ENERGY

*anil Mitra PHD, COPYRIGHT © 2001, REFORMATTED **June
13, 2003*

All matter has energy. The interest in energy it is usefulness; additionally the concept of energy is important in understanding the physical universe. Not all energy is equally usable. The science of energy also deals with the usability or availability of energy. Commonly utilizable energy is in foods and both chemical and nuclear fuels. The energy in rivers, oceans, and the wind is also useful. Much of this energy comes indirectly from the sun but solar energy can also be tapped directly. The sun’s energy comes from nuclear fusion

Energy sources provide warmth [heat] and the power to do physical work – climb a mountain, a heartbeat, to think… and to drive engines of various kinds: automobiles, jets, lawnmowers, and power plants

The science of energy interactions,
called *thermodynamics*, is taught to
scientists and professionals – engineers, nutritionists… Thermodynamics is a
branch of physics. The detailed structure of substances is not of direct
concern; it is the net energy transfers and transformations that are studied.
For some simple systems, the measurable properties of concern are familiar ones
like temperature [T], pressure [p] and density [ρ – the Greek letter “rho”].
A famous property the *entropy* [S] is related to usable energy. When
entropy is *produced,* the net *available* energy is reduced. In
addition to the properties, *heat* [Q is the heat transferred to a system]
and *work* [W is the work done on a system] are important concepts. Heat
and work are forms of energy transfer: heat is energy transfer due to a
difference in temperature, work is a mechanical effect – work is energy
transfer due to a force [F] moving through a distance. If the distance moved in
the direction of the force is d, the work done is:

W = F x d

This formula assumes that the force remains constant. When the force is not constant, the mathematics is more complex but the concept is the same

As noted temperature, pressure and density are measurable properties for some systems. For other systems, there are other properties of concern in addition to or instead of pressure and density but temperature is always part of thermodynamic understanding and calculation

THE
ENERGY LAW

THE ENERGY LAW: Energy cannot be created or destroyed. This law is also known as the first law of thermodynamics

The law has both physical and
economic consequences. Since energy is not created or destroyed, the increase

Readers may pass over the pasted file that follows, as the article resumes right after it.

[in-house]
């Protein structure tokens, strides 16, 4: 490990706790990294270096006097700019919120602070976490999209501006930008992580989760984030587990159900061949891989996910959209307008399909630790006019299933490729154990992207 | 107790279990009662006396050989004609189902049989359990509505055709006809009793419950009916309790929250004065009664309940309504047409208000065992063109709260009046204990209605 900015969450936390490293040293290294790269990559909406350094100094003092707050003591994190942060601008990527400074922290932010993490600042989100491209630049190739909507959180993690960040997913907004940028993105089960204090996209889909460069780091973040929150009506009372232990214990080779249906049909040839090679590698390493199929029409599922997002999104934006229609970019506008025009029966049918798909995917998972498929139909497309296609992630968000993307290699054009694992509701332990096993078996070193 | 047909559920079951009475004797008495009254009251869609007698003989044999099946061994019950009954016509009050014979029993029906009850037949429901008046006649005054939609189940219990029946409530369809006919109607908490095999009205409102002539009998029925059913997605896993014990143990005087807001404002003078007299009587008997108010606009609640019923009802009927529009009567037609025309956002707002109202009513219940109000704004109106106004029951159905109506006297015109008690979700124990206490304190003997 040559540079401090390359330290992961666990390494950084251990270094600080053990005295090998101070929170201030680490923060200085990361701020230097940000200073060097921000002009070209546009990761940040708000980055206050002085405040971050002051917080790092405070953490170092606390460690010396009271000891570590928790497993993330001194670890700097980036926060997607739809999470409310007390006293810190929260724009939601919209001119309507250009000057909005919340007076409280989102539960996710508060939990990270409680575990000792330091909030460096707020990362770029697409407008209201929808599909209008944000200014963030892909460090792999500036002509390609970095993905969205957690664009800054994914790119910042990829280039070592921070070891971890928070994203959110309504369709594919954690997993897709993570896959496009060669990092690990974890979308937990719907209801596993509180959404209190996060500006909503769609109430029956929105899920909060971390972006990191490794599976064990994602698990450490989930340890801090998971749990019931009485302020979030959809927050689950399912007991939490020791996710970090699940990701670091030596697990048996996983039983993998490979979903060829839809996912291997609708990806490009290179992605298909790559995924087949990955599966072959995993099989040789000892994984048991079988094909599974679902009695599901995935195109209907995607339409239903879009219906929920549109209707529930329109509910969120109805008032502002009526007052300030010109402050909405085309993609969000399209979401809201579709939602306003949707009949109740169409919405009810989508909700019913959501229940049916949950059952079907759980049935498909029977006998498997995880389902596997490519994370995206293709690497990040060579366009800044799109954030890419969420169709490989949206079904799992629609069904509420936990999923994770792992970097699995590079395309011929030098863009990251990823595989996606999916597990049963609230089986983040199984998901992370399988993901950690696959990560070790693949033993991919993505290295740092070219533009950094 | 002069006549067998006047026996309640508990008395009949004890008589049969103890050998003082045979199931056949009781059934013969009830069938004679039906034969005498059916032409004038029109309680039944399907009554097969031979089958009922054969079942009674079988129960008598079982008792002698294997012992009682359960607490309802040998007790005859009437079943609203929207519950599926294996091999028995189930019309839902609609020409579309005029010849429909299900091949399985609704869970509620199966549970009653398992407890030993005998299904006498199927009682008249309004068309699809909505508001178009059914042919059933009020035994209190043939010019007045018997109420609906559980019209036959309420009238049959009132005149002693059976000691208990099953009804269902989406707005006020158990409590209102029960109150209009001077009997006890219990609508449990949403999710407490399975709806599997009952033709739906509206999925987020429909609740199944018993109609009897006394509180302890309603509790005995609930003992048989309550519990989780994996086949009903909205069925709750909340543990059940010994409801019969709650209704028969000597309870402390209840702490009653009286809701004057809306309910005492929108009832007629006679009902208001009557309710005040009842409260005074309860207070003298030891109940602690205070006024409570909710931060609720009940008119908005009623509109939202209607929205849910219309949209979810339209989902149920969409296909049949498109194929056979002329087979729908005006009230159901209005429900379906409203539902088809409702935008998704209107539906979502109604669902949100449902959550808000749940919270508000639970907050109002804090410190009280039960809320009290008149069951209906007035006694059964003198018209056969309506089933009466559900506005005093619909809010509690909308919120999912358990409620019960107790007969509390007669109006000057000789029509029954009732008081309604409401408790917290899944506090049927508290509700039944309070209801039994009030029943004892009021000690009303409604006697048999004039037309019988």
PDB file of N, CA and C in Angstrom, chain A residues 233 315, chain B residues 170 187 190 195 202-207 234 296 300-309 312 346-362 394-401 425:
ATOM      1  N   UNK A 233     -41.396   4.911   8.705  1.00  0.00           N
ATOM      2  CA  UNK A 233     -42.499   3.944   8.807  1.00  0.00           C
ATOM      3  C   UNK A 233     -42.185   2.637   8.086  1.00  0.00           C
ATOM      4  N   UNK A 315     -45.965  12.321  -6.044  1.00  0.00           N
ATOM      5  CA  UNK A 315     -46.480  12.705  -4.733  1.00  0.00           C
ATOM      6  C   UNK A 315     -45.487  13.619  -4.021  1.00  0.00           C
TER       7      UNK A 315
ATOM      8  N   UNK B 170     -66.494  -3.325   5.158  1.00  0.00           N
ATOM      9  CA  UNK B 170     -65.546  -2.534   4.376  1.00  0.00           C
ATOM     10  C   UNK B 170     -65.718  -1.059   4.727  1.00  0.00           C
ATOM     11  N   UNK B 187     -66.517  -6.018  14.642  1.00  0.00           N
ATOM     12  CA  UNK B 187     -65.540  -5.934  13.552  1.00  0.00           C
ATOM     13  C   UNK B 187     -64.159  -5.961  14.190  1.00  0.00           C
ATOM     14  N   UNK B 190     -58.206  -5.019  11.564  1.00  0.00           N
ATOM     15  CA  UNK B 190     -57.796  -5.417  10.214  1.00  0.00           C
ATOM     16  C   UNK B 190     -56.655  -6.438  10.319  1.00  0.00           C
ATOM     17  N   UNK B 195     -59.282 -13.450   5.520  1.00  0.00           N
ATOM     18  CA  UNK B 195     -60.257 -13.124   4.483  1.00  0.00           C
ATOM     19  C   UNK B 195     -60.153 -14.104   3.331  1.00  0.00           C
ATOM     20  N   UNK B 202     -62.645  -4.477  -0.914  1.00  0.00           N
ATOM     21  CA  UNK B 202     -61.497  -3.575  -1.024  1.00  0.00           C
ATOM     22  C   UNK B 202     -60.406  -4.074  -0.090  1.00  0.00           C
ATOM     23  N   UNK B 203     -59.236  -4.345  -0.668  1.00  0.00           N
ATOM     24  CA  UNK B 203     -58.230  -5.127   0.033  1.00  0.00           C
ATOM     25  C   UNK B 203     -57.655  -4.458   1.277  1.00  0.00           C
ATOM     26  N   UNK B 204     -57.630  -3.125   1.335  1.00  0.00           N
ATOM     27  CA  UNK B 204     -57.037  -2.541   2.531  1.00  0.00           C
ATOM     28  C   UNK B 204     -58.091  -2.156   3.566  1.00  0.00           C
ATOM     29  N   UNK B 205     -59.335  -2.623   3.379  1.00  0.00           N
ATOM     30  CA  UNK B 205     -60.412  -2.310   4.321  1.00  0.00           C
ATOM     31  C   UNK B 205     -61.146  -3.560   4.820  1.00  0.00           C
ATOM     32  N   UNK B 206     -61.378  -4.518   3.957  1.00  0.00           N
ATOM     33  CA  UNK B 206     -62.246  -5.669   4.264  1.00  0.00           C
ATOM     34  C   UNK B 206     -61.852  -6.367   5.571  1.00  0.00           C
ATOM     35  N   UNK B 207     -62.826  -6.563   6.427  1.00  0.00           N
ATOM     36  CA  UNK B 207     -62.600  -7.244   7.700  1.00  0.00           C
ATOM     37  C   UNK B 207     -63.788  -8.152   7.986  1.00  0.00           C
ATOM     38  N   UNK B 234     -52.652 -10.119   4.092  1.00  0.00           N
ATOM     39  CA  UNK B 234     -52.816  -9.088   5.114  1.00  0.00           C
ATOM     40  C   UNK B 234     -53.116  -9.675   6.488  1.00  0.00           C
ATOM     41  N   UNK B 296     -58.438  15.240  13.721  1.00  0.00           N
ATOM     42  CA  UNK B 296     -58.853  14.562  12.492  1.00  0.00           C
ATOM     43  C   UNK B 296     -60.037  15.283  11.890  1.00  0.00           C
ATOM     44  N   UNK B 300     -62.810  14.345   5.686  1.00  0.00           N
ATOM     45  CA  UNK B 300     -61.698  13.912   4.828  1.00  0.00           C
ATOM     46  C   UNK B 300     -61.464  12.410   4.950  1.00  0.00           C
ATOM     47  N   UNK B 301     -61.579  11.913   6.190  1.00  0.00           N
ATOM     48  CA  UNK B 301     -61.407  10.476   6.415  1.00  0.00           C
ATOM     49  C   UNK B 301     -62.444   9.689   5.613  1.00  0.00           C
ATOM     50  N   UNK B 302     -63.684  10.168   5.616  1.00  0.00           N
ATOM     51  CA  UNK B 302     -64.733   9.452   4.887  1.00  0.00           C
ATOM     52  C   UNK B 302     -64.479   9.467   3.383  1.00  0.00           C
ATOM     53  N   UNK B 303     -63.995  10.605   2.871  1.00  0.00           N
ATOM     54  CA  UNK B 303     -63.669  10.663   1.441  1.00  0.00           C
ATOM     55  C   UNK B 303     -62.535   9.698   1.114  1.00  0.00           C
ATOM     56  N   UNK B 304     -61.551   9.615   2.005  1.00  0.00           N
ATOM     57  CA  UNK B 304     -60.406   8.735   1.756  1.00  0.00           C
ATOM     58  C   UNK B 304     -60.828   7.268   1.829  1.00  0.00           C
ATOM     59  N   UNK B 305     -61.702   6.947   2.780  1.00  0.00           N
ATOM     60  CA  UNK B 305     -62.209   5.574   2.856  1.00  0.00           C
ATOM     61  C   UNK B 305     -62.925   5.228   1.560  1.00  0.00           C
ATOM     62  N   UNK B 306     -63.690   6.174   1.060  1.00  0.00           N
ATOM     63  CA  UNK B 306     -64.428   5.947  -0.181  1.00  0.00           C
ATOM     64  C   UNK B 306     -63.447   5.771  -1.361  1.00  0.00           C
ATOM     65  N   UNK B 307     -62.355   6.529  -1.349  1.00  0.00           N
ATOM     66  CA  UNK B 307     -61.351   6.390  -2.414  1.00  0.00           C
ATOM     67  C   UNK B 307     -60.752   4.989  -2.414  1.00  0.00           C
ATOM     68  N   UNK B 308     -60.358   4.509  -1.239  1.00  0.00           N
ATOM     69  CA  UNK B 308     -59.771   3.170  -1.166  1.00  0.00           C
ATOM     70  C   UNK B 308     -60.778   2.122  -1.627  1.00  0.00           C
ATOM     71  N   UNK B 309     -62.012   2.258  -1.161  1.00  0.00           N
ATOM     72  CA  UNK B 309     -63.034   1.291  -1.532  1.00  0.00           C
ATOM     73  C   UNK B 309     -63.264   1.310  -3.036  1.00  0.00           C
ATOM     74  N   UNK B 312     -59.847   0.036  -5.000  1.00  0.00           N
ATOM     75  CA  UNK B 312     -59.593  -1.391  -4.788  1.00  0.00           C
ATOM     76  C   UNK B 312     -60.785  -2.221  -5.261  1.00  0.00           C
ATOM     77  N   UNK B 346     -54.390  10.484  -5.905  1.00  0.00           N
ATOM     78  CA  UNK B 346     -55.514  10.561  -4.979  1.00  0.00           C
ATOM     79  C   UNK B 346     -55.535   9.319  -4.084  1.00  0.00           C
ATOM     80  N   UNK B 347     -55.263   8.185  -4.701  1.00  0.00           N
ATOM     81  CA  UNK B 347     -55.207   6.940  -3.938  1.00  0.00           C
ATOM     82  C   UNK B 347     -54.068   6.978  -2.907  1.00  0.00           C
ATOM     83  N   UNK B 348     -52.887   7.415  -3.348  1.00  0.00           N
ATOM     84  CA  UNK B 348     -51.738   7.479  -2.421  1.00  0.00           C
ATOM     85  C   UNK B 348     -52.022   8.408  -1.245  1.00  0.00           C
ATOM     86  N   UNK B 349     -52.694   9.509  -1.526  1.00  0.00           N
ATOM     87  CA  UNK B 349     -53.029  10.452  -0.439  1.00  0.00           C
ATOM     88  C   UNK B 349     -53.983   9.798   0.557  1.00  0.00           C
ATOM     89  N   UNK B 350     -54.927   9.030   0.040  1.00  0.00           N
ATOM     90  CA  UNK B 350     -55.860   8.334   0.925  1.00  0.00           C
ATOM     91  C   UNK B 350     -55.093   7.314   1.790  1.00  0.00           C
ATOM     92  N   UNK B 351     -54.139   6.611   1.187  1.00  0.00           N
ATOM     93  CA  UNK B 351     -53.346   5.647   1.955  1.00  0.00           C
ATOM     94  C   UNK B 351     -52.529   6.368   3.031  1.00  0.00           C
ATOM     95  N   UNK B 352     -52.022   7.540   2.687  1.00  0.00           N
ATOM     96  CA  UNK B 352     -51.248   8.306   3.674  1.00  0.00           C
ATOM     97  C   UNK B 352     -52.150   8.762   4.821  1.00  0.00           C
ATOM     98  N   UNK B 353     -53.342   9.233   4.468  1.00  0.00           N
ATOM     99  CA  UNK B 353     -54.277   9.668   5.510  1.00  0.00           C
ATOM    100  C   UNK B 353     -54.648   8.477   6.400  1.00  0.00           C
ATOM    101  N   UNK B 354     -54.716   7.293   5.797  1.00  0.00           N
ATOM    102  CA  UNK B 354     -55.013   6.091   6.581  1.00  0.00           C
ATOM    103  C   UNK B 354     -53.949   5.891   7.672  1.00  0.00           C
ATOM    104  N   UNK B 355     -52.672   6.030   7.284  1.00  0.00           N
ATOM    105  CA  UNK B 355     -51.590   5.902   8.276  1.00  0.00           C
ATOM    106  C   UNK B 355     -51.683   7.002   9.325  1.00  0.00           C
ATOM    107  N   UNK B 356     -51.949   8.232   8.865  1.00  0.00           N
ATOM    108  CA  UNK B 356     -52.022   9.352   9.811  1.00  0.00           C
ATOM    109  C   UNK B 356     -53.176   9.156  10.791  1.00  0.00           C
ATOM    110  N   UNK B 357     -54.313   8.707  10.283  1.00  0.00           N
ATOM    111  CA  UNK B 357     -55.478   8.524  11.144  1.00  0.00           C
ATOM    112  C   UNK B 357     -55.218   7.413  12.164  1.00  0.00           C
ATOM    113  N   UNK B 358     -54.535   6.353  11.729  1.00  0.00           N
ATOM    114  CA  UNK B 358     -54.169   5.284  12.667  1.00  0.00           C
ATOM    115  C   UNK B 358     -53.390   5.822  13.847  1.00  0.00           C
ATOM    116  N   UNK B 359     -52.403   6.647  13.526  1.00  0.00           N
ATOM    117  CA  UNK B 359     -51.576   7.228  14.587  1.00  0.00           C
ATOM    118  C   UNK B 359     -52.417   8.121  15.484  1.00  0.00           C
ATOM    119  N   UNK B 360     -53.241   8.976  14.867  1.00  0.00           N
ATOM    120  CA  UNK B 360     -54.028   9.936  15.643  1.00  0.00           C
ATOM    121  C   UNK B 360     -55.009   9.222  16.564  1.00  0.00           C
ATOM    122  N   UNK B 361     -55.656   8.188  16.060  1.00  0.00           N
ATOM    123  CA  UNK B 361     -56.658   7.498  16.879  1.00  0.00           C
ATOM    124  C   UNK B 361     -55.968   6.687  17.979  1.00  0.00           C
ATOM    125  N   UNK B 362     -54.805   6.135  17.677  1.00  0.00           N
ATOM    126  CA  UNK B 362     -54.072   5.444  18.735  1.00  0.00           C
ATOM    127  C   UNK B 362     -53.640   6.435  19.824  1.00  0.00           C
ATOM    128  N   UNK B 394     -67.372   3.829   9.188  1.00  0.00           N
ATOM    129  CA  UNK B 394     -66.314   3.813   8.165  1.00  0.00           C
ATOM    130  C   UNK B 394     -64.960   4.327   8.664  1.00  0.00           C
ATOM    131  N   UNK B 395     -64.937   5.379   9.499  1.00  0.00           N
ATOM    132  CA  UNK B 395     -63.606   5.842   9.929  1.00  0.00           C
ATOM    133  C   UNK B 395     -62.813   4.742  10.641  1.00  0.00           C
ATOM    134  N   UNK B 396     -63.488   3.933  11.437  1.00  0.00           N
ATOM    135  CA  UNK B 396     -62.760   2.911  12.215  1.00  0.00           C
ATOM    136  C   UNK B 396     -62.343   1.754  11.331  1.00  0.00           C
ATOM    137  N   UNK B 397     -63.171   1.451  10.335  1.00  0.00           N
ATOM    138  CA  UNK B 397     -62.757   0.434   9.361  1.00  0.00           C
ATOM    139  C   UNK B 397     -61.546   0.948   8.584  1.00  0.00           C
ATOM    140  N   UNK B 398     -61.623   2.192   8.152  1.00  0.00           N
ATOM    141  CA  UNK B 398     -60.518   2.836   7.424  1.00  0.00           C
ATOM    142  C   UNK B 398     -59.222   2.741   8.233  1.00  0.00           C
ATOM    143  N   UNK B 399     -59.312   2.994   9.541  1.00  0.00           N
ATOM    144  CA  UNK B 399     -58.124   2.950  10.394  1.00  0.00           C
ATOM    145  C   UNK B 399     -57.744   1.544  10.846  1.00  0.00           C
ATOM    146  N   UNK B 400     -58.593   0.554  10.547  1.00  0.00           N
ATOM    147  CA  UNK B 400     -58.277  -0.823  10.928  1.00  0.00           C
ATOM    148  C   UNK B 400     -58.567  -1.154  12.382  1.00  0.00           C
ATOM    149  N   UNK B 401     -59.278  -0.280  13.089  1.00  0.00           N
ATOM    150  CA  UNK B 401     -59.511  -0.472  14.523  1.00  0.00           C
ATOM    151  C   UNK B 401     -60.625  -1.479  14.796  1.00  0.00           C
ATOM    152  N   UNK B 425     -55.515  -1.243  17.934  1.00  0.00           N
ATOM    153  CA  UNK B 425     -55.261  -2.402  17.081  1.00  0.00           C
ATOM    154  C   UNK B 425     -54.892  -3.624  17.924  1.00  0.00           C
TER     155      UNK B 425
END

of energy of a system must be the energy transferred to it. In symbols:

Δ U = Q + W

Δ is the symbol for change. U is the symbol for energy, which, for technical reasons, is called the internal energy of a system. In words, the equation says that the increase [change] in energy is the sum of the heat transfer to and the work done on the system. Since the universe has nothing to interact with the net work and heat for the universe are zero and the energy of he universe is a constant. The energy law is thought to be universal – obeyed in some form by all known physical processes except perhaps quantum mechanical fluctuations that manifest for insignificant periods

THE ENTROPY LAW

THE ENTROPY LAW: Every system has a property called entropy. In an isolated system – one that does not interact with other systems – the entropy cannot decrease. The entropy law is also called the second law of thermodynamics

In real processes the entropy of an isolated system increases, it is only in certain idealized processes that the entropy remains constant for such systems. The entropy of a system may decrease but only at the expense of a greater net increase in other systems. This is how some systems absorb energy, create structure and order while “degrading” the energy

The entropy law can be presented in a number of ways. In the original developments, the entropy law was connected to the performance of heat engines and, later to refrigerators. Thus, the entropy law also has economic consequences. As stated above, the entropy is related to usable or available energy. There are limitations on the amount of energy that can be converted to useful work in heat engines such as those in power plants and automobiles. The entropy law can be used to calculate those limits. The statement of the law above is an adaptation that focused on systems and properties rather than special types of mechanisms – in this formulation its application to physical processes in general is more direct